As far back as the reign of the Yellow Emperor this was understood. The Nei Ching, which is reputed to have been written by the Yellow Emperor and to be the oldest medical book in existence, is the classic work on Chinese internal medicine, and it states that “Yin is active within and is a guardian of the Yang, whereas Yang is active on the outside and is the regulator of the Yin” — equating harmony of the Yin and Yang with health and constant youthfulness, and disharmony with ill health, disease or death.

Even our foods are either Yin or Yang, though it would take more than a lifetime to understand the subject completely, in all its details. It is, however, possible to give some general guidelines as to what should or should not be eaten, and this the rest of this chapter sets out to do. The recommendations given are based on the sort of food and drink generally consumed in the West, but this does not make them any the less valuable to those who wish to attain the depths and the full benefits of K’ai Men and the constant good health that goes with it.

Processed foods.

Stay away from all foods that contain chemical additives (artificial colouring, flavourings, preservatives, and the like), none of which do the body any good. They tend, too, to make food too Yin or too Yang, which is to be avoided at all costs.

Fruit.

Though apples are Yang, fruit comes within the general category of being Yin, and should therefore be eaten in very small quantities. Especially stay away from all tropical fruits, such as oranges, figs, pineapples, avocados, papayas, mangoes and bananas, for they are very Yin indeed. [HJ Note: Fruit is only really an issue if you have candida/fungal diseases or have an excess Yin condition.  If you are not sure about this, check with an acupuncturist.  If you eat lots of meat or a very yang diet, fruit can be beneficial to balance out all the Yang energy.]A woman who has been eating the Ch’ang Ming way for about three years, is pregnant, and at some time eats some tropical fruit and consumes two or three pints of liquid may suffer a miscarriage from no other cause than that. Anyone who happens to be ill should not eat fruit at all, and it is quite wrong to give fruit as a present to invalids.

Vegetables.

Use only those that are locally grown and that happen to be in season at the time. If they are organically grown, then that is better still. Pulses, such as peas, beans and lentils, are especially good, since they are rich in protein, iron and many vitamins.

Herbs.

Though herbs tend not to be used to the extent they once were, they are cheap and very useful. There are many, such as sage, thyme, parsley, mint, dandelion, burdock, basil, and bay leaf, that can be added to food and soups, and they all have excellent qualities. A number too, can be used to make drinks (for instance, mint tea, and dandelion tea and coffee).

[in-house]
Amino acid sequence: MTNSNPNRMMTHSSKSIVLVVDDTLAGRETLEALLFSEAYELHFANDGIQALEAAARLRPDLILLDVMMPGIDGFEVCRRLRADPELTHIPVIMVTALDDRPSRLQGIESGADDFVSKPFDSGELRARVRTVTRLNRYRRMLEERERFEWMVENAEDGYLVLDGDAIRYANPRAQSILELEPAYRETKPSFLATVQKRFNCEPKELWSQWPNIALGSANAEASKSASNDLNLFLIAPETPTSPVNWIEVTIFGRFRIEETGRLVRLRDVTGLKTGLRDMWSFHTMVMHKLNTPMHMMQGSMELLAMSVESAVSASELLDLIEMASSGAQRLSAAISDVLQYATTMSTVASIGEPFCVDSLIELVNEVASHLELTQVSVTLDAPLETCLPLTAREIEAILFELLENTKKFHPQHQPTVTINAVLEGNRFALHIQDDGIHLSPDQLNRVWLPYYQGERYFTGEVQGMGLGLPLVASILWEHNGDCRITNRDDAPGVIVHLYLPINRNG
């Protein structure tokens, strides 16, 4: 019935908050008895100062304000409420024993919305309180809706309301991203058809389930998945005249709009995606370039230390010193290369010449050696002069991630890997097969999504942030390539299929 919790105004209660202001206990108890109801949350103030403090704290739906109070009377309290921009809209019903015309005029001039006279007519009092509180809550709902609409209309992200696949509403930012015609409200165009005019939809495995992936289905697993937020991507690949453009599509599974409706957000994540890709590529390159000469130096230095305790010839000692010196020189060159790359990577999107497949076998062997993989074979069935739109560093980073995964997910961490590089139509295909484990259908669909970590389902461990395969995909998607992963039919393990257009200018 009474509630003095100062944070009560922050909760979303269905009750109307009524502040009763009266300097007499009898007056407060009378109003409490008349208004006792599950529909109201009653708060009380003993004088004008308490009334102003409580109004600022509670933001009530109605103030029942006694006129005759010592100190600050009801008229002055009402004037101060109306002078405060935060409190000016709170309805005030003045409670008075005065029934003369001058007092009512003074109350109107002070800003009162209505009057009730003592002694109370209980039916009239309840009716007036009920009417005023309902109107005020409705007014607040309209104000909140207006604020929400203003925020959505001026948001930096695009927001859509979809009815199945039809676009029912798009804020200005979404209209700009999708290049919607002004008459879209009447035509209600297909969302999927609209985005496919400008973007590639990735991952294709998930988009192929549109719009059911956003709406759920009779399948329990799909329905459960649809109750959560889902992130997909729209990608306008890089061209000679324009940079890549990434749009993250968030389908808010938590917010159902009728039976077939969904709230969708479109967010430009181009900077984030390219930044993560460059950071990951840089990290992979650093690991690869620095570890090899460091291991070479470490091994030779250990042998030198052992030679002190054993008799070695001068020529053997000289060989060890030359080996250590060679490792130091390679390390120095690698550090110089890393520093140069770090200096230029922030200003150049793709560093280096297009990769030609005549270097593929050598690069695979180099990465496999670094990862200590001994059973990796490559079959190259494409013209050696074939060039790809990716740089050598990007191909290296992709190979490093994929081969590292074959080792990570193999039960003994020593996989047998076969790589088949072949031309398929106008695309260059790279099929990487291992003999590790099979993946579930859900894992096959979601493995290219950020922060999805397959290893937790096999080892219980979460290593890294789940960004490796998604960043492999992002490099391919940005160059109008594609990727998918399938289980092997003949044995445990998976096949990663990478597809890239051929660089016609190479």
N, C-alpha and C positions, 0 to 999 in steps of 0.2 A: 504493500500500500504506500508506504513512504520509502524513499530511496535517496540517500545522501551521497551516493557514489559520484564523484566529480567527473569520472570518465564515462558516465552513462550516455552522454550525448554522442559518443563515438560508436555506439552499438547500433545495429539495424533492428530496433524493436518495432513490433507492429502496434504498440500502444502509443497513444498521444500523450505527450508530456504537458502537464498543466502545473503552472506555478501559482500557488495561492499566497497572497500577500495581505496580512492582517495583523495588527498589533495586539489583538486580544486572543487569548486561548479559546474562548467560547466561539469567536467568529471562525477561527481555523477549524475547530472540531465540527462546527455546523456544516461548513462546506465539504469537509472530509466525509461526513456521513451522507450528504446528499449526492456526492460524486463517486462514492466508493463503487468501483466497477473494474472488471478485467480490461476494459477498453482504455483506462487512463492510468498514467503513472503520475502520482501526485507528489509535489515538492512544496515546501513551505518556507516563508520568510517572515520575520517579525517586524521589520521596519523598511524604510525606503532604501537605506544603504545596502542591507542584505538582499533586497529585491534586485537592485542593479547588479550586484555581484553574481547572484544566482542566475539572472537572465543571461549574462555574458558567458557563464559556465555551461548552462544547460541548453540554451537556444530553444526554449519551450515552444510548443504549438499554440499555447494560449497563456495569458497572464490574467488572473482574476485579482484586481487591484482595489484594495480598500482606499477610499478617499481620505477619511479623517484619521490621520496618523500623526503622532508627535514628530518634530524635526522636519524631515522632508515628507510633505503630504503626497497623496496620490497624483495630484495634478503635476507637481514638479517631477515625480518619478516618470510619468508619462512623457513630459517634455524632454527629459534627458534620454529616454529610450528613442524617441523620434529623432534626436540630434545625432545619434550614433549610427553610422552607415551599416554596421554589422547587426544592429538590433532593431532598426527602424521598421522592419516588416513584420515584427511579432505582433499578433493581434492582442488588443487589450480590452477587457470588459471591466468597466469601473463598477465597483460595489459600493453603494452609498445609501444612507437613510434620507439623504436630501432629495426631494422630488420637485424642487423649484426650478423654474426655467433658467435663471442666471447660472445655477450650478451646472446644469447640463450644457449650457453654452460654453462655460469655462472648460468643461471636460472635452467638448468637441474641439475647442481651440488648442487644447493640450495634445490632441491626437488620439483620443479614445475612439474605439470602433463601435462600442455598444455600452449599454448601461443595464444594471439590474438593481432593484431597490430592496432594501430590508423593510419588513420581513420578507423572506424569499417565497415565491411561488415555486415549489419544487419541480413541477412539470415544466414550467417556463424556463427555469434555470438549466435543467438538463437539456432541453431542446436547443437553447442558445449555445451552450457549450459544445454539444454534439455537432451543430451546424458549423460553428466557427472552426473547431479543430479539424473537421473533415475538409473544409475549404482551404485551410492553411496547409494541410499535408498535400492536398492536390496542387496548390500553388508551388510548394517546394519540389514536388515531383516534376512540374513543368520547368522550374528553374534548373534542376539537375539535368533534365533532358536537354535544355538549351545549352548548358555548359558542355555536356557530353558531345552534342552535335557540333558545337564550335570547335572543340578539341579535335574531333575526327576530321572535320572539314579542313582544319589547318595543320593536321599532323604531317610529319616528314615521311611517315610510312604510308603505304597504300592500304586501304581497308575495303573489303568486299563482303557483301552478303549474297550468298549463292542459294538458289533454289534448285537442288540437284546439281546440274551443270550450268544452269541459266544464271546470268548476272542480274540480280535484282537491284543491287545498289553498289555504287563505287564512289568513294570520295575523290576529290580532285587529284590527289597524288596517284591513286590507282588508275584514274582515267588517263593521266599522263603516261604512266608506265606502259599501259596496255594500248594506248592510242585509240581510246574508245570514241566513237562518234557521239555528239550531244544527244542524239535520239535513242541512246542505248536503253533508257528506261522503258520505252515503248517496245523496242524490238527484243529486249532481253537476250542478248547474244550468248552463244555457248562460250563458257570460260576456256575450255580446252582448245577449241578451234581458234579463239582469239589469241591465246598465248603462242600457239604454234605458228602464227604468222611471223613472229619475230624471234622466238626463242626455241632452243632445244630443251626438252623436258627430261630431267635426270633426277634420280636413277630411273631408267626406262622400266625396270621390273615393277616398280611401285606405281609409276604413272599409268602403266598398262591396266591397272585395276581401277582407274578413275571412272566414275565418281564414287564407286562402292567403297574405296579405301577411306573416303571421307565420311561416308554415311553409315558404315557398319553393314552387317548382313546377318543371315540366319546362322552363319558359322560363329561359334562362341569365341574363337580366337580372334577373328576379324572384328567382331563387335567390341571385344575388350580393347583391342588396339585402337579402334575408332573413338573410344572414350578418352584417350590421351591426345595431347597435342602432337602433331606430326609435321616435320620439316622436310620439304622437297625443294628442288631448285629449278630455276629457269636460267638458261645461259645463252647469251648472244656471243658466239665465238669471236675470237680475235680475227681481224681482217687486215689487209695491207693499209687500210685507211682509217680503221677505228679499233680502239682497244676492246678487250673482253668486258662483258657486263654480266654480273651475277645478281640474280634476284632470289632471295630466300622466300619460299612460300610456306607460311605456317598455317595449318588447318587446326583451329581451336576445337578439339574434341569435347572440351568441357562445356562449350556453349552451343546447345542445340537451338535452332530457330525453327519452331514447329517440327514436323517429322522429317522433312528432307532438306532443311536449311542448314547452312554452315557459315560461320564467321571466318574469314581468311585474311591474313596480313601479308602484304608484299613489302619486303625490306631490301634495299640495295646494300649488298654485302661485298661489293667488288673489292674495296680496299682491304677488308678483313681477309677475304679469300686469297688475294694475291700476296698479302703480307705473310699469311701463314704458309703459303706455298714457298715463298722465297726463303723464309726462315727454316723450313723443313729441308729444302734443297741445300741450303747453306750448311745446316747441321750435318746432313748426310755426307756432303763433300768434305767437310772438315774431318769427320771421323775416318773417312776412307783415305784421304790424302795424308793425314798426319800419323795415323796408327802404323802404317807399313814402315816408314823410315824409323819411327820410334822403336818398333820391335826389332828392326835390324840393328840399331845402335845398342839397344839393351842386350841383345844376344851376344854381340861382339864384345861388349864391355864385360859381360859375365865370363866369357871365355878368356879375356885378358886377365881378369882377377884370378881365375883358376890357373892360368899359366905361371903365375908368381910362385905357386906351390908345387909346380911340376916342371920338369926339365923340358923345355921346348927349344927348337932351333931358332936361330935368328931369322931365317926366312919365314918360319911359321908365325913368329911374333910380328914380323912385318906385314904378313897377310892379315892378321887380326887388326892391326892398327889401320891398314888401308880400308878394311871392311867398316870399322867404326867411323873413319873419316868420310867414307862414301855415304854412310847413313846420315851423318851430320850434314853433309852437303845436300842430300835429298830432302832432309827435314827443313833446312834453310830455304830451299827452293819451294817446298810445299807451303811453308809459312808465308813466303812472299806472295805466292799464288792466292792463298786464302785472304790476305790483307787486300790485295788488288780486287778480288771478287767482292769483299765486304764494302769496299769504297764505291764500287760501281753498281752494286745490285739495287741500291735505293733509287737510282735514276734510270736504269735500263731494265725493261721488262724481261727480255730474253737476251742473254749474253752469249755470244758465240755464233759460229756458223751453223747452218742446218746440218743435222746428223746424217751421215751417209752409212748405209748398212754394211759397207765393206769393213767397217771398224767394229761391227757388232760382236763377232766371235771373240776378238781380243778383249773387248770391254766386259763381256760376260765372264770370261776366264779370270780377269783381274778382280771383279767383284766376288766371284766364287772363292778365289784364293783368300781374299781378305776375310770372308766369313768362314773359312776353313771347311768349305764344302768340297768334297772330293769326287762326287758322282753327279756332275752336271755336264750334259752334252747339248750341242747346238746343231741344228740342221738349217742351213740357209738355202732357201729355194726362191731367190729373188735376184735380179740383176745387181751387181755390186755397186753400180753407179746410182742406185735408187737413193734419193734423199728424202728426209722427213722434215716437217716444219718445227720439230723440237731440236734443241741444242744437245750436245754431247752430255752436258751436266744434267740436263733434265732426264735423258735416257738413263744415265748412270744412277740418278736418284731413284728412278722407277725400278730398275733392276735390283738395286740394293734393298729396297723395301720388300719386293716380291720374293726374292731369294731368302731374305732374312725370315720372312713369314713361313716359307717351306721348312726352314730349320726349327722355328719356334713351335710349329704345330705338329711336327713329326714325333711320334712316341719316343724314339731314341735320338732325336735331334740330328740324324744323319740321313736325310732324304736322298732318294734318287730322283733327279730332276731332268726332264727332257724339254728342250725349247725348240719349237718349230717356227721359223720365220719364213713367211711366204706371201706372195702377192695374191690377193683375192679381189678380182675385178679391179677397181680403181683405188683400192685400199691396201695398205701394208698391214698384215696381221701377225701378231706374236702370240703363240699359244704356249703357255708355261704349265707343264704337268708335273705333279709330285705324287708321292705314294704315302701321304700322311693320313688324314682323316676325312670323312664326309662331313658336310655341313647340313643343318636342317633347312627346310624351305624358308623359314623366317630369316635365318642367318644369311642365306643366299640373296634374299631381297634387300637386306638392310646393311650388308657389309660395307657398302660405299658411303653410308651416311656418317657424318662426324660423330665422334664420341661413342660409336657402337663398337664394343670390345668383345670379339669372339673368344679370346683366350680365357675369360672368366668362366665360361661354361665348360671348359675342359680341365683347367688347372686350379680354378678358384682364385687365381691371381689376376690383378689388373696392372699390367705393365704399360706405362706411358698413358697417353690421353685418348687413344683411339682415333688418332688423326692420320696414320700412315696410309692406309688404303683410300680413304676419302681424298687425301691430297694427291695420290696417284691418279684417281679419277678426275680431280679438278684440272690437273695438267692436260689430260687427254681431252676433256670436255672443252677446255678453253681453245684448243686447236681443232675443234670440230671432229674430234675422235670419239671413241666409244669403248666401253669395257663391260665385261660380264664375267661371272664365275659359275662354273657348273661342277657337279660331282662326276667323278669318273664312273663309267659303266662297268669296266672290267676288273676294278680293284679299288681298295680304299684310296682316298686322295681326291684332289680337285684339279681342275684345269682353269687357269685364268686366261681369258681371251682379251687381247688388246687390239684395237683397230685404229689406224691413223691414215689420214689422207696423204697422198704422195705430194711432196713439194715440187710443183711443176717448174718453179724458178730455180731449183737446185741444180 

Rice.

White rice has been polished, and in some cases bleached, so it is much better to buy brown rice, which, though it takes a little longer to cook, does retain its vitamins, which are normally lost in processing. The short-grain variety is the best.

Seaweed.

Seaweed is rich in minerals, proteins, vitamins and enzymes. It can be eaten all the year round, and there is a wide variety of different types available, many of them very delicious.

Grains.

Brown rice, barley, wheat, oats, millet, maize, rye and other types of grain are valuable for producing energy and may be consumed in a wide variety of ways: for example, as breakfast cereal; in bread, cakes, biscuits, waffles, and so on; and as the basis of various beverages. By browning grain in a frying-pan, then adding water and boiling the mixture, a very pleasant drink can be made (adding a little honey or soya sauce to taste).

Fish.

Once a week is more than often enough to eat fish, and this applies to other seafood as well, such as shrimps, prawns, oysters and crab. This is because these are all Yin foods. Especially stay away from salmon, mackerel, swordfish and shark (i.e. red and blue fish), which are extremely Yin.

Meats.

Eat no red or blue meats (for instance, lamb, veal and beef) and no pork, snails, rabbit or similar meats. Poultry and game-birds may be eaten, but meat is by no means essential, since all the nourishment the body needs may be obtained from grain foods and vegetables.